Setting development machine behind corporate proxy + authentication

Developing in companies that have proxy servers for developers can be frustrating in this age when every tool needs access to online resources and even parts of software development life cycle are cloud based. Proxy servers that require NTLM authentication just add to that frustration. NTLM is developed by Microsoft but many applications built by Microsoft do not support it or require some configuration and in worst cases some hacking to make it work. Below is a list of some the tools that developers might be using on a daily basis and what you need to do to make them connect via NTLM proxy. I keep adding more to the list as I encounter them.

  • Visual Studio Code (VSCode)
  • NPM
  • Visual Studio, Web Platform Installer and other .NET Applications

Visual Studio Code (VSCode)

VSCode 1.15 and up now supports NTLM proxy (finally Microsoft supported its own authentication protocol).

NPM

For NPM you have two options. Either to send proxy address and credentials in every single command you run or to set them in the global configuration of NPM. I recommend the former because it is more secure.

Set proxy in every command

When calling NPM command you can always use --proxy switch to set proxy for each command. The syntax for using this switch is the following.

--proxy username:password@proxyaddress:port

For example to use myproxy:8080 as proxy address and my-domain\reza as username and P@ssw0rd as password when calling the install command you can type the following.

npm install --proxy http://my-domain%5Creza:P%40ssw0rd@myproxy:8080

Please note that both username and password are URL encoded. You can use the following command in your browser’s developer tools to encode them.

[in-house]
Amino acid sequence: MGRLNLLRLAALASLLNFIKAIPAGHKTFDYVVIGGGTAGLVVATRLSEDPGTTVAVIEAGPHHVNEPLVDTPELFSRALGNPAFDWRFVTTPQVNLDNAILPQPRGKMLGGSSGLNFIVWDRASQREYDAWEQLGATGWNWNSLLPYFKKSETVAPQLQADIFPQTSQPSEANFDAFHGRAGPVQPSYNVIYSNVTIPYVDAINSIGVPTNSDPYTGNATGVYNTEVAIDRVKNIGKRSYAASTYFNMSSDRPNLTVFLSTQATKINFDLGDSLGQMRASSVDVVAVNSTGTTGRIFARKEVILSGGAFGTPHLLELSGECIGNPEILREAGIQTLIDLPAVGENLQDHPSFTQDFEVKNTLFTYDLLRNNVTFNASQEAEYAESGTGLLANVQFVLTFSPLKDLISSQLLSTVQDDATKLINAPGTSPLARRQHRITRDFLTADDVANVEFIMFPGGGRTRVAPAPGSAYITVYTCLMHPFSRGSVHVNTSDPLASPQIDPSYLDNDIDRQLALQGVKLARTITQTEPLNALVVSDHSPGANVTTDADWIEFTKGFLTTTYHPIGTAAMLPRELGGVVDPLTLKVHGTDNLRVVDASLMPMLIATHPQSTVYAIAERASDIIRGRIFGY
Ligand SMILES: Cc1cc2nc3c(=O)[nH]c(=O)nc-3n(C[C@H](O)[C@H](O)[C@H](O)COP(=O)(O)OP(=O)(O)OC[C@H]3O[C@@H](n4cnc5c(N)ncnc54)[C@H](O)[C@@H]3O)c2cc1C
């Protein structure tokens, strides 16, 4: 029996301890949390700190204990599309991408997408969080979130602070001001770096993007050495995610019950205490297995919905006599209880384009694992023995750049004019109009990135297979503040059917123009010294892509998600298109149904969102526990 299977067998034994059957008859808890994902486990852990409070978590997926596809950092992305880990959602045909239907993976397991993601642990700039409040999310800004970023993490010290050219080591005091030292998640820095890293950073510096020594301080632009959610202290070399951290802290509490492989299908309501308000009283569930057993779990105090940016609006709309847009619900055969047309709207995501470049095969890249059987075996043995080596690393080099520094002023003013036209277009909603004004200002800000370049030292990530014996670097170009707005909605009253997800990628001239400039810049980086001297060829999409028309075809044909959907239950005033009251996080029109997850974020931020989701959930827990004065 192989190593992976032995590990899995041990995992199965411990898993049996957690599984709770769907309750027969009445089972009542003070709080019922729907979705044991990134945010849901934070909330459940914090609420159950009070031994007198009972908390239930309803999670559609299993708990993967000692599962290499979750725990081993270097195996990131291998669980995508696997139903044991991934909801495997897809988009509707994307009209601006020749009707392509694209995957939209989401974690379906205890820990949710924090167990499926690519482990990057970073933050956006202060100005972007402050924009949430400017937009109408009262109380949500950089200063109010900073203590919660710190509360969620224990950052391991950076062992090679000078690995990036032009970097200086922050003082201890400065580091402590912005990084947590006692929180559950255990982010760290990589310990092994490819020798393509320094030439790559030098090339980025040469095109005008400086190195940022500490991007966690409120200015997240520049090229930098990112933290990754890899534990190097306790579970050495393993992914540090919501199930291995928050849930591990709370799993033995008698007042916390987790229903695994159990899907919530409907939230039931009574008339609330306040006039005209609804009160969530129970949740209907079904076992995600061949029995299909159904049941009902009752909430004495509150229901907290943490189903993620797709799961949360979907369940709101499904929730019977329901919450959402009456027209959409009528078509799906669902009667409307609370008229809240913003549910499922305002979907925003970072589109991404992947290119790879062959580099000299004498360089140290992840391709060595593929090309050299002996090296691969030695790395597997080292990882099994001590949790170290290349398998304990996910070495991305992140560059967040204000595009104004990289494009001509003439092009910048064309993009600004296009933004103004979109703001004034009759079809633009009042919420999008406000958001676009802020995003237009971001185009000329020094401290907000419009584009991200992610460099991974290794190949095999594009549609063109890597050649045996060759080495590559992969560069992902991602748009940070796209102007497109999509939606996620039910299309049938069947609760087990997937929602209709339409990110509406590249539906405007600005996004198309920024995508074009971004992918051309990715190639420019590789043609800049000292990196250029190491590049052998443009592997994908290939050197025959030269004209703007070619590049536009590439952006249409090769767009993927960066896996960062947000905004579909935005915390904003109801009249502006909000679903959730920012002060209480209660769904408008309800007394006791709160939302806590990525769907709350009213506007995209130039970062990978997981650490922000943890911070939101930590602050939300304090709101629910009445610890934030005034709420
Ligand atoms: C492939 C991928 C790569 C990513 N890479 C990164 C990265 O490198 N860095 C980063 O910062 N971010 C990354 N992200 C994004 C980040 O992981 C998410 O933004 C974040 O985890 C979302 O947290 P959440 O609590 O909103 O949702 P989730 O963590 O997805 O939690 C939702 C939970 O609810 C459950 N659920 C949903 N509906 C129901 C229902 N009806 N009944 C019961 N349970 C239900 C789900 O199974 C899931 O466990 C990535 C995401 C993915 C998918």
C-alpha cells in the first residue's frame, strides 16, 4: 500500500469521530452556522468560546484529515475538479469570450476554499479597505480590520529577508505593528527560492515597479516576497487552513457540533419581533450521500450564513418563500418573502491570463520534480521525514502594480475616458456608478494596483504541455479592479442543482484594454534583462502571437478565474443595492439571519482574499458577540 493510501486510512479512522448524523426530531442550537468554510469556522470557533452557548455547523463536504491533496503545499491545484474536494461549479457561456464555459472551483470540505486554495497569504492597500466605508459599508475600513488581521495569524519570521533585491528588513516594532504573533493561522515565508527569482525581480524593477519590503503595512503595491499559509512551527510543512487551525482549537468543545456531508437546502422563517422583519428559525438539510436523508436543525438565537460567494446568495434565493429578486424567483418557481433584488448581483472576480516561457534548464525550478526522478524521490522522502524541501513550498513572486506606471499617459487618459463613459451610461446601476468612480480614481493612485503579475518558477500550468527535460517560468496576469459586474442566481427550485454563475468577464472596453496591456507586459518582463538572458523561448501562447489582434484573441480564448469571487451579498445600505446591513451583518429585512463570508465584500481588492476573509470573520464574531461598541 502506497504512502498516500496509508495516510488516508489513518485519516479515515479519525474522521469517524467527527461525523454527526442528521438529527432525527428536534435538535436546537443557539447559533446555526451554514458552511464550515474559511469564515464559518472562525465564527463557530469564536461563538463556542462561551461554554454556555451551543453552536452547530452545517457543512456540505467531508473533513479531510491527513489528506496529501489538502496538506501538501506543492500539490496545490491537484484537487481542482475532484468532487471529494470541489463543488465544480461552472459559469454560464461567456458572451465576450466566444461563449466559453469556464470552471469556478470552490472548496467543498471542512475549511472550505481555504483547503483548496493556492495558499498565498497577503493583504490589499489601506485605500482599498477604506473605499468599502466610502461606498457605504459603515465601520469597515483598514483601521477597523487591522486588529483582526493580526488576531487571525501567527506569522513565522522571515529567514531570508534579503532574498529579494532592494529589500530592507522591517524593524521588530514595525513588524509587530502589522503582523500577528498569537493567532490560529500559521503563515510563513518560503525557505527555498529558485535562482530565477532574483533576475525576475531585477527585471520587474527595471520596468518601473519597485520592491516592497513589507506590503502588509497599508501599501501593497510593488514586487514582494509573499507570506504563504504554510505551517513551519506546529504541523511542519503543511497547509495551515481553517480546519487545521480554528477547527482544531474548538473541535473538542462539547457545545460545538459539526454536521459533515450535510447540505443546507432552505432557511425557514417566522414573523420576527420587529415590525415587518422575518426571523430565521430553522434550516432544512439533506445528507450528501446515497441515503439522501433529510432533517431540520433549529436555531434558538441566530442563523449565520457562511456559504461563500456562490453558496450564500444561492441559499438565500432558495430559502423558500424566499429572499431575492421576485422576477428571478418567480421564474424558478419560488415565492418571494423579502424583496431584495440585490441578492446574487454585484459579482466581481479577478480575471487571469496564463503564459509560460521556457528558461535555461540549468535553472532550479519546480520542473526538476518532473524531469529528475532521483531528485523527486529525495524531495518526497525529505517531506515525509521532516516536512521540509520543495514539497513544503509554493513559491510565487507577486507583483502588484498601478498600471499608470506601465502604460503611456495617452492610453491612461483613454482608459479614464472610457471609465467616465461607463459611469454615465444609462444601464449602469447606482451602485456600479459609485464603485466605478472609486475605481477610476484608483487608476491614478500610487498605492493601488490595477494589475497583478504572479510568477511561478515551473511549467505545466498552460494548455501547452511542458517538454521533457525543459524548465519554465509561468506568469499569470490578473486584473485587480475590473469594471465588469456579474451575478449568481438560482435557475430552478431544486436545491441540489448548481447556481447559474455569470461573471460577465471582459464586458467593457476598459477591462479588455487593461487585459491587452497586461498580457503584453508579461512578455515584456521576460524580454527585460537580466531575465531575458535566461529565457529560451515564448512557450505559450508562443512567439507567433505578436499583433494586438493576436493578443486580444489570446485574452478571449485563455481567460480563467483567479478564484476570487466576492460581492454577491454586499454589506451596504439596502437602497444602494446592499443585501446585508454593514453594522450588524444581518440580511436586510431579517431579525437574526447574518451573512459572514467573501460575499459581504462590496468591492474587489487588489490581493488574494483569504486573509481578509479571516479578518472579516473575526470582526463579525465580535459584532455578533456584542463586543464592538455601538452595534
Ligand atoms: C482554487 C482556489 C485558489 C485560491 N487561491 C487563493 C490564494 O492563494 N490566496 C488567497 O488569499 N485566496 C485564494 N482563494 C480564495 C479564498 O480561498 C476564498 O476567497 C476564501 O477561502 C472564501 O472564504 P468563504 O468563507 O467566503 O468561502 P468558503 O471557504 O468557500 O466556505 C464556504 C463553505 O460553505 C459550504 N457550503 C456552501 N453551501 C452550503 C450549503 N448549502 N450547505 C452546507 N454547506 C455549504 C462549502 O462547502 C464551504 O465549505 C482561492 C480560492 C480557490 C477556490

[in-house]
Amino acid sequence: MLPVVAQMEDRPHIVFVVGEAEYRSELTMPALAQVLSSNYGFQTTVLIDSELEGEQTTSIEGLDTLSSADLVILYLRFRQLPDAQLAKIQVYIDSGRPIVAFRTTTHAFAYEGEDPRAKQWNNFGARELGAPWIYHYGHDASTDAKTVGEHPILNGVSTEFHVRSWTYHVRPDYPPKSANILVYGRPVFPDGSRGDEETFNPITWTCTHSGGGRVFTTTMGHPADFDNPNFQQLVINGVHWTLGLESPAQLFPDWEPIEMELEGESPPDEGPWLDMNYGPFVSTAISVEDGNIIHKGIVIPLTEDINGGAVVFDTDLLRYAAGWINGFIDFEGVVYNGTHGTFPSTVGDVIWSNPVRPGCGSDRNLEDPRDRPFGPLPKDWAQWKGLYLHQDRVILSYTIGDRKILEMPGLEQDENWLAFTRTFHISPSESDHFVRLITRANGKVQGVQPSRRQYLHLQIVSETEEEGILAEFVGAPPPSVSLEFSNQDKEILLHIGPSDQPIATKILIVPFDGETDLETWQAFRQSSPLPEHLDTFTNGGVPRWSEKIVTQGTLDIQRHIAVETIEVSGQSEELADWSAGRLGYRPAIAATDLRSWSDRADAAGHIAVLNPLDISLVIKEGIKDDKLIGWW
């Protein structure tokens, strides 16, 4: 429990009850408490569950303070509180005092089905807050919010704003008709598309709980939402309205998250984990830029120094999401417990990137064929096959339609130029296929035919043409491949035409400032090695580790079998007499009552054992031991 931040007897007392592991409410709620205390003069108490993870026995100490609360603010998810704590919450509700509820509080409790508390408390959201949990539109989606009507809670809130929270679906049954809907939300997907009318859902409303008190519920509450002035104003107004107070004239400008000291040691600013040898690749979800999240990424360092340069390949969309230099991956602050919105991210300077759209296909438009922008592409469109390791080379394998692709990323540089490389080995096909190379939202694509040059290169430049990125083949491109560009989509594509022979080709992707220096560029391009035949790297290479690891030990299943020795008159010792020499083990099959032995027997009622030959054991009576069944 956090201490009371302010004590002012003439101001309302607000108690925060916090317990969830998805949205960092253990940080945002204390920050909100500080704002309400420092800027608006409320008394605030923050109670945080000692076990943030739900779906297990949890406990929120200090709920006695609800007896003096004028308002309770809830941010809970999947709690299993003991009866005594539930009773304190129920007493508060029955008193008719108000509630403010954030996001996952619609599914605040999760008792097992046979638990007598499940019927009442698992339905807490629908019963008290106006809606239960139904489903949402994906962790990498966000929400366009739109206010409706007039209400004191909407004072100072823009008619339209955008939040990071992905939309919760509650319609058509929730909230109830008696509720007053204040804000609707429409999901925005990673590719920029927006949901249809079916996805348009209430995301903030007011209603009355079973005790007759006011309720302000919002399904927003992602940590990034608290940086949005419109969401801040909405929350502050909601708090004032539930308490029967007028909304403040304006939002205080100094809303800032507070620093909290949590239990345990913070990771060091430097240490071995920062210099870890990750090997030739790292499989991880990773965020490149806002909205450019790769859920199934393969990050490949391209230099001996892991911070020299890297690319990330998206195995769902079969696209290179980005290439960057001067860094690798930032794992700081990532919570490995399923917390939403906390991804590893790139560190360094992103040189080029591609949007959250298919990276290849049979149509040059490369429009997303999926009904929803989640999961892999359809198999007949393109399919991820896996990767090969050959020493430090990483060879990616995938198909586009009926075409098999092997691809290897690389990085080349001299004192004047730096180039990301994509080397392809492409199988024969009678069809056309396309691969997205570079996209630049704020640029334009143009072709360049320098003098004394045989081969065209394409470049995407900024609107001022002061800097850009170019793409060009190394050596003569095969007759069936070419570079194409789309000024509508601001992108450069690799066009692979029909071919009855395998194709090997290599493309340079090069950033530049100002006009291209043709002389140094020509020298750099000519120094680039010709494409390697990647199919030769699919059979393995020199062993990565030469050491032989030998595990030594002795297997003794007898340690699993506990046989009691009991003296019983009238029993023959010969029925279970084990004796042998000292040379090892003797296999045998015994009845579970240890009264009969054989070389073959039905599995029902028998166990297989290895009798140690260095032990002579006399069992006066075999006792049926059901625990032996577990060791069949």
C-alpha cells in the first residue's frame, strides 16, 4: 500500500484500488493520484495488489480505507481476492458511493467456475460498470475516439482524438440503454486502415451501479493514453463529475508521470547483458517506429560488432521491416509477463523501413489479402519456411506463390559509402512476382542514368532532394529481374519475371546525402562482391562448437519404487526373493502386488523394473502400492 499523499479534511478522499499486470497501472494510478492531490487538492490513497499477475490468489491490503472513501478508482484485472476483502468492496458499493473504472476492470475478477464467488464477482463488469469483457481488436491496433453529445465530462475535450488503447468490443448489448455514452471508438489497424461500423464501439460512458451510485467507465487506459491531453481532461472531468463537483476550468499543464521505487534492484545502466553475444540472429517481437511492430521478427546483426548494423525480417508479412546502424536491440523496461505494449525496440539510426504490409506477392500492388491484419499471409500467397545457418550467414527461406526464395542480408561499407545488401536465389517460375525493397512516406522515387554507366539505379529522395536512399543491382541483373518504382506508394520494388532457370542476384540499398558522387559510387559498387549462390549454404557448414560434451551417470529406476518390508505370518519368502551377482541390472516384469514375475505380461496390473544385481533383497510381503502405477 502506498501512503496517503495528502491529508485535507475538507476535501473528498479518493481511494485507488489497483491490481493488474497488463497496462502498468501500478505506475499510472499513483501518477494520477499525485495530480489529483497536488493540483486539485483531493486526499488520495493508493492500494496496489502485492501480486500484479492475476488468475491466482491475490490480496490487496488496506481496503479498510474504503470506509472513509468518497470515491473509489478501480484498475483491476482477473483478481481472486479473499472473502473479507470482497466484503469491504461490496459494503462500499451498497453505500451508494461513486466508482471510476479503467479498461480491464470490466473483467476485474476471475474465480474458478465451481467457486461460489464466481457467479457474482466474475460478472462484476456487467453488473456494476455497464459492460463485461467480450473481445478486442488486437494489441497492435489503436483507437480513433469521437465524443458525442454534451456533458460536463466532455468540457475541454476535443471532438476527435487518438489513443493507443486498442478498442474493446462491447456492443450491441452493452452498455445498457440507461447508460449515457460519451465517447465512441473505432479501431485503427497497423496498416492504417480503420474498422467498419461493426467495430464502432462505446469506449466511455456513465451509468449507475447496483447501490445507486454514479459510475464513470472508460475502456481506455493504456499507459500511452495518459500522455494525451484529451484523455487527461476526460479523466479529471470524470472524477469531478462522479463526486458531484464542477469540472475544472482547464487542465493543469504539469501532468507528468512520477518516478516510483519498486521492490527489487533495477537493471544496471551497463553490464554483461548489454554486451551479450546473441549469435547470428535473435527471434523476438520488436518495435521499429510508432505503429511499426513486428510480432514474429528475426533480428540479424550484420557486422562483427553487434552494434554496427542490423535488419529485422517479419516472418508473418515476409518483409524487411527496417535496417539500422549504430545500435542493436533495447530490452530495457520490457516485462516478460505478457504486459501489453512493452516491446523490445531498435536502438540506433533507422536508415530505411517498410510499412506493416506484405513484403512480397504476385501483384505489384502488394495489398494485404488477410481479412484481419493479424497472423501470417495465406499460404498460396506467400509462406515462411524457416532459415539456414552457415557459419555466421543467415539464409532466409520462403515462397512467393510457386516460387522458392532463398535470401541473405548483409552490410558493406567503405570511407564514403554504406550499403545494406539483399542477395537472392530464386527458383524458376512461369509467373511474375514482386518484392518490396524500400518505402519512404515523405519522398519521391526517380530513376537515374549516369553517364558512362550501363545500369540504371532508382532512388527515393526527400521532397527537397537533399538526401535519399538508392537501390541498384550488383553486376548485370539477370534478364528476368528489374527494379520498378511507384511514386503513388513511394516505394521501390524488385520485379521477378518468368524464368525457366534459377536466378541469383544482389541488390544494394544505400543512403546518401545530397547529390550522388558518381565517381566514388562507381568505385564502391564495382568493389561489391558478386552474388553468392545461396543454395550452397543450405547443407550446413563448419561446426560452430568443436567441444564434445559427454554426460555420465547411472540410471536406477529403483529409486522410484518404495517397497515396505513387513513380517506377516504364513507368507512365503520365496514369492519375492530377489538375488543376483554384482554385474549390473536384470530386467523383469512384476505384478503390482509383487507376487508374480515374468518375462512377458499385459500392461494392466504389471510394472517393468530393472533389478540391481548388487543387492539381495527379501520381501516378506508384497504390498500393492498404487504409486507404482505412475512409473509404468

encodeURI('my-domain\\reza')
encodeURI('P@ssw0rd')

Set proxy in NPM configuration

To set the proxy in the global configuration of NPM you need use the same format as above for sending the proxy address, username and password and use npm config set to store it in the configuration. For example to set the proxy address to myproxy:8080 and username to my-domain\reza and password to P@ssw0rd you can use the following command.

npm config set proxy http://my-domain%5Creza:P%40ssword@myproxy:8080

Visual Studio, Web Platform Installer and other .NET applications

To set the proxy for pretty much any .NET application, you need to put the following in the configuration file of that application.

<system.net>
    <defaultProxy useDefaultCredentials="true" enabled="true">
        <proxy bypassonlocal="true" proxyaddress="http://myproxy:8080" />
    </defaultProxy>
</system.net>

For Visual Studio I suggest also enabling IPV6 if the above configuration did not work as suggested by some other developers.

<system.net>
    <settings>
        <ipv6 enabled="true"/>
    </settings>
    <defaultProxy useDefaultCredentials="true" enabled="true">
        <proxy bypassonlocal="true" proxyaddress="http://myproxy:8080" />
    </defaultProxy>
</system.net>

For executable files the configuration file is named the same as executable’s file name but with .exe.config extension. For Visual Studio it is called devenv.exe.config and for Web Platform Installer it is WebPlatformInstaller.exe.config.

Postman

At the moment Postman (v7.0.4) does not support NTLM authentication and the only best way that you can make it work is by using Fiddler. Here is what you need to do, step by step:

  1. Install Fiddler and run it.
  2. Make sure Rules > Automatically Authenticate is selected. This will enable Fiddler to authenticate on behalf of Postman with your current user account.
  3. * In Postman, go to File > Settings and then Proxy and turn on Global Proxy Configuration
  4. For Proxy Type select both HTTP and HTTPS
  5. For the Proxy Server, use 127.0.0.1:8888 (If you you have changed the default port that Fiddler is listening on you will need to change it here as well).
  6. ** In Fiddler, go to Tools > Options... and then in HTTP tab, select Capture HTTPS CONNECTs and Decrypt HTTPS traffic and install the certificate when prompted.
  7. In Postman go to File > Settings > General, turn off SSLS certificate verification. You need to do this because currently, Postman does not support intermediate proxies.

* In step 6, instead of using Global Proxy Configuration you may also use Use System Proxy, but in that case you need to make sure in Fiddler, Capture Traffic is selected under File menu. This way Fiddler will capture all the HTTP traffic by setting Windows Proxy settings.

** You won’t need to do step 6 and 7 if you won’t be working with HTTPS URLs.

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Setting development machine behind corporate proxy + authentication